When traveling, don’t rely solely on DVD players. Have other entertainment opportunities for your kids and at least 30 minutes before arriving at your destination, be sure that all screen activity has ended. You may want to think about how long that movie is; Will the kids be able to finish it? When you arrive, before piling out and running up to the house, have everybody do some calm breathing to help with this transition. Part of the stress of holidays is all the transitions that happen, and this is a reflection of changed routines and all the additional people your child comes in contact with.

Talk to your child about a plan while visiting. Talk to them about getting too excited and maybe doing something that they will regret. Tell them that whenever they feel like they are getting too excited, they can come find you and stay by you until they feel calm again. Another way to help your child calm down and stay within their window of tolerance is for you to go in about 8 minutes after they have started playing to check on how things are going. If your child looks relaxed, then check in every 15 minutes. After an hour, tell them you want them to step outside with you for a few minutes, and walk down the driveway and back. Then your child can resume playing.  If you see or hear some signs that s/he may be getting too excited, go over to her/him and whisper in her/his ear, “What’s going on?” Again, have your child leave the room for a little walk, and then return and problem solve the situation.

Remember the concept of time in:  “Honey, come sit with me a while, and when you are feeling calmer you can go back and play.”

Dinner’s ready!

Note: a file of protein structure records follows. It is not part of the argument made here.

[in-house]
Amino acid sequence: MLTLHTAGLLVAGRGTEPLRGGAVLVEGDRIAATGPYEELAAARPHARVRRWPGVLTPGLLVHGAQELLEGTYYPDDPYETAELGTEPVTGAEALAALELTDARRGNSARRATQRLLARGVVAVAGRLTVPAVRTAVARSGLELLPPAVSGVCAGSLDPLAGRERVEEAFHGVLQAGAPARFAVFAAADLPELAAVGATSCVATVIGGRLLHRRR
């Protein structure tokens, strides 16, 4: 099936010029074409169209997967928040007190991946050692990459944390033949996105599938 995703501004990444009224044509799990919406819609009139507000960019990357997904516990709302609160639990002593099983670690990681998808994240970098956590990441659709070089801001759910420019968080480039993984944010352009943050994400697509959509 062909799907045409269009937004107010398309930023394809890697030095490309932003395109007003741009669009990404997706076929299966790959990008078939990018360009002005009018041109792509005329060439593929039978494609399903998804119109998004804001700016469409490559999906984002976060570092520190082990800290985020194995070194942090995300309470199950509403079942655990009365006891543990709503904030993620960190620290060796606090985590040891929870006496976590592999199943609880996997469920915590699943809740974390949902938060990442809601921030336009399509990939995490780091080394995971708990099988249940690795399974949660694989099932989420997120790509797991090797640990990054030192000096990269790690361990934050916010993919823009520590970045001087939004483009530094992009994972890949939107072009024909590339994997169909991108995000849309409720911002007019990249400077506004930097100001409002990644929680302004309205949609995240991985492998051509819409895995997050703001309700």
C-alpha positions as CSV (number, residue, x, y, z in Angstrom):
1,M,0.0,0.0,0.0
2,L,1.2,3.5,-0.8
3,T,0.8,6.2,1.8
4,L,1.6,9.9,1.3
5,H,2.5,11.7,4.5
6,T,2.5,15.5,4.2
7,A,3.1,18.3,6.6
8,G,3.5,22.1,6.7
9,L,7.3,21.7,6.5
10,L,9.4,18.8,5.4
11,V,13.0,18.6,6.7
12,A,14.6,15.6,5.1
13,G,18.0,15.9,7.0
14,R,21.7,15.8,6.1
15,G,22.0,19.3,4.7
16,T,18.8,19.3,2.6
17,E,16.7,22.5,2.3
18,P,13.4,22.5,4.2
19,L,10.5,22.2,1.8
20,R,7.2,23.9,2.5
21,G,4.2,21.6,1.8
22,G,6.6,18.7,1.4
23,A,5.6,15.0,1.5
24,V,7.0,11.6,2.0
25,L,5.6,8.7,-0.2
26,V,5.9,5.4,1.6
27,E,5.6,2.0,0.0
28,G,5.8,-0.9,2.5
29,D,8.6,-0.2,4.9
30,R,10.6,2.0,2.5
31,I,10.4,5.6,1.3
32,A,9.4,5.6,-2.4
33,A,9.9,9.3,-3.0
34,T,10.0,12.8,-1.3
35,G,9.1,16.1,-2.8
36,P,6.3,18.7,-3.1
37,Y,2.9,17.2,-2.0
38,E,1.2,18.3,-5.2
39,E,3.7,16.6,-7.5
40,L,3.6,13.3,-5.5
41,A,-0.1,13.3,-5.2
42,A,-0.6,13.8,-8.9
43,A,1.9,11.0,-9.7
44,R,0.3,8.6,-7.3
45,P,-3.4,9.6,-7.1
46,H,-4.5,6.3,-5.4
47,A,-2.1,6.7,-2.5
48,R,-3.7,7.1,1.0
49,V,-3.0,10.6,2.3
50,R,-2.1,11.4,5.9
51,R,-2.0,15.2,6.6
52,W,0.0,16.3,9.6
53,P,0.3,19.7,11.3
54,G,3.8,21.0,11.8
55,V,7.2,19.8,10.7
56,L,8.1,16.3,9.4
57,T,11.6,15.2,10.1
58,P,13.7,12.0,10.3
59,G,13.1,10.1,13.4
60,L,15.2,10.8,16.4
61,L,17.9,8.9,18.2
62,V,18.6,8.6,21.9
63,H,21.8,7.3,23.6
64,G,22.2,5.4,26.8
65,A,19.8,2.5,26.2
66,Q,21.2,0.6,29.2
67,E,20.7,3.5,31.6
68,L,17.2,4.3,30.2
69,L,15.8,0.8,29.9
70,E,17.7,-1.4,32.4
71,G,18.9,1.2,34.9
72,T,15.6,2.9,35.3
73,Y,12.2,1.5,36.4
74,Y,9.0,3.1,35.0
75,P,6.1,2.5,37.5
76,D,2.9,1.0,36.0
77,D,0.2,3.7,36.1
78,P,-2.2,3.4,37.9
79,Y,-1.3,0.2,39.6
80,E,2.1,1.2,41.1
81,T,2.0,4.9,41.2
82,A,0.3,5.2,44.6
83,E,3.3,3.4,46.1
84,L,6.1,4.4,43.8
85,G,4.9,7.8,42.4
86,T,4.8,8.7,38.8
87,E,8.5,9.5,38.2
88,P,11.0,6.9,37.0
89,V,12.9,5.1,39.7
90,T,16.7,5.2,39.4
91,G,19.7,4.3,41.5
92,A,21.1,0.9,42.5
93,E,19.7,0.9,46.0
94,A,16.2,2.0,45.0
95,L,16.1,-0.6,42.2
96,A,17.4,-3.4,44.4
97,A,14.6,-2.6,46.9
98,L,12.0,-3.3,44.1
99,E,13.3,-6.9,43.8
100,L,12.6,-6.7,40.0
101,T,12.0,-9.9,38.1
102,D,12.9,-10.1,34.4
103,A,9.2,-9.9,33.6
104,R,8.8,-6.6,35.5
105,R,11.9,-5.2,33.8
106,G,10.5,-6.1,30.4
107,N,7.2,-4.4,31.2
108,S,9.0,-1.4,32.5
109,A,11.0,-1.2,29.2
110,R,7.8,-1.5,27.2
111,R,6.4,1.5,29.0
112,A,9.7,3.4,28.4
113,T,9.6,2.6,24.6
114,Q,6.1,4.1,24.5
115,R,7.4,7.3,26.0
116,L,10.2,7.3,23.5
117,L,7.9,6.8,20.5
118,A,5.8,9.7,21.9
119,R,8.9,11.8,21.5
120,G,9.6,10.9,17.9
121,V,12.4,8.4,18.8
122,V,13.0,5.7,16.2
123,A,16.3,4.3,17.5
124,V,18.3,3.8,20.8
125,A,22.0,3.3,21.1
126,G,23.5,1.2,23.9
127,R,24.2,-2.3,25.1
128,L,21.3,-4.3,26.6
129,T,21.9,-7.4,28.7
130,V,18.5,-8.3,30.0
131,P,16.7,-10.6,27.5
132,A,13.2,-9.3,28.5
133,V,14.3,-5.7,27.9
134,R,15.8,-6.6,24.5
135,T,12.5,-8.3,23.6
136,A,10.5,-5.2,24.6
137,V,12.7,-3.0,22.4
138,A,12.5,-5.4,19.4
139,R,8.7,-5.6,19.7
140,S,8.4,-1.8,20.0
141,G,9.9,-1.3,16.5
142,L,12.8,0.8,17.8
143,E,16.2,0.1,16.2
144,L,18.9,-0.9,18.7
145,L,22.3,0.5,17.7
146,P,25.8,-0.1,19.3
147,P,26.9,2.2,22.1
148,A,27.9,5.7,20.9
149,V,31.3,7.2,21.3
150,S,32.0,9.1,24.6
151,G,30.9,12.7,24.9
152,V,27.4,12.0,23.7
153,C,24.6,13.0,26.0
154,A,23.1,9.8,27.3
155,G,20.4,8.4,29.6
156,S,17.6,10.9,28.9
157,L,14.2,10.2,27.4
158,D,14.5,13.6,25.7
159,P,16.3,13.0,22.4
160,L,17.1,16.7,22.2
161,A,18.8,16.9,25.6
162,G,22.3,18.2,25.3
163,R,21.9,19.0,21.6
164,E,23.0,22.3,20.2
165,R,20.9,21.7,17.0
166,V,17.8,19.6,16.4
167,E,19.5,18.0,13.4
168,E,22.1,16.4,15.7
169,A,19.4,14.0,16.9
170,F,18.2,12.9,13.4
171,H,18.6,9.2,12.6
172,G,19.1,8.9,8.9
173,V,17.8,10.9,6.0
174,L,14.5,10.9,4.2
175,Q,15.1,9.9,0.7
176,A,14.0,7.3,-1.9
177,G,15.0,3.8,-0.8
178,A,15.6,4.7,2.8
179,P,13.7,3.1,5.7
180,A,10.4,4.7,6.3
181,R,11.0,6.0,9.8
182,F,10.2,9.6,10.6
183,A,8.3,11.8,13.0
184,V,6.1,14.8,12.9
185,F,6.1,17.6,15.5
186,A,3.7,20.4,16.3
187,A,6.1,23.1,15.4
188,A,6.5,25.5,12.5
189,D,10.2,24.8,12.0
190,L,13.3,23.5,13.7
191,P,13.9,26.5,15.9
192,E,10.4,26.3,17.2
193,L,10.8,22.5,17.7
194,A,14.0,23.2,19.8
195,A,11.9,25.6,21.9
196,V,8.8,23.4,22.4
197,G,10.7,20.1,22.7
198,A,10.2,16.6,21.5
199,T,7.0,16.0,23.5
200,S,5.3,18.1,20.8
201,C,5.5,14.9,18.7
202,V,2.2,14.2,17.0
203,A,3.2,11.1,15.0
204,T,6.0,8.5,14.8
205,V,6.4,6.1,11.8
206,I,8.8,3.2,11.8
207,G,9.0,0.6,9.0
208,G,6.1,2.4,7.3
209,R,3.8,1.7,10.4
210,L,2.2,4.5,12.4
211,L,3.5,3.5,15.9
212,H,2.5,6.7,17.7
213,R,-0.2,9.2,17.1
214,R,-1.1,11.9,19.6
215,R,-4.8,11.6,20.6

This is a big transition in a situation that is often very stressful; Lots of smells, lots of people, lots of talking, lots of banging and clatter.  All that, and most everyone has low blood sugar! Here is how to help your child have a successful transition to the dinner table and meal:  About 20 minutes before dinner is ready, get your child out of the house and go for a walk. Your child may not like having to stop playtime early, but that’s ok. Respect that s/he doesn’t want to stop and verbally acknowledge that it is hard, but also remind her/him that she will get another chance to play. You are providing regulation for your child. Remind her that this will help her to be able to participate in the rest of the activities that are going to happen.   Ahead of time, arrange to have your child sit next to you at dinner. Your presence has a calming effect on your child, and you can keep an eye out for things that she will need help with, like serving herself, portion size and cutting, reaching over things and spilling …


When you are staying at friends or relatives for the holidays, be sure to practice the “sleep hygiene” discussed earlier. Also include a review of the day before bedtime; This can include favorite things and disappointments. Your child may be better able to let go of the excitement if you put it down in writing. Be mindful of who your child may be sharing a bedroom with.  Is it someone that she doesn’t get along with?  Maybe they are best buddies that can’t stop talking? Be proactive and make alternative sleeping arrangements just in case it is needed. No one is successful at staying within their window of tolerance if they are sleep deprived.

Remember to lower your expectations, try to keep to your routine, and be prepared to provide your child with extra support so everyone can enjoy each other.

Happy Holidays!

Abbie Smith, LCSW | Former Holt team member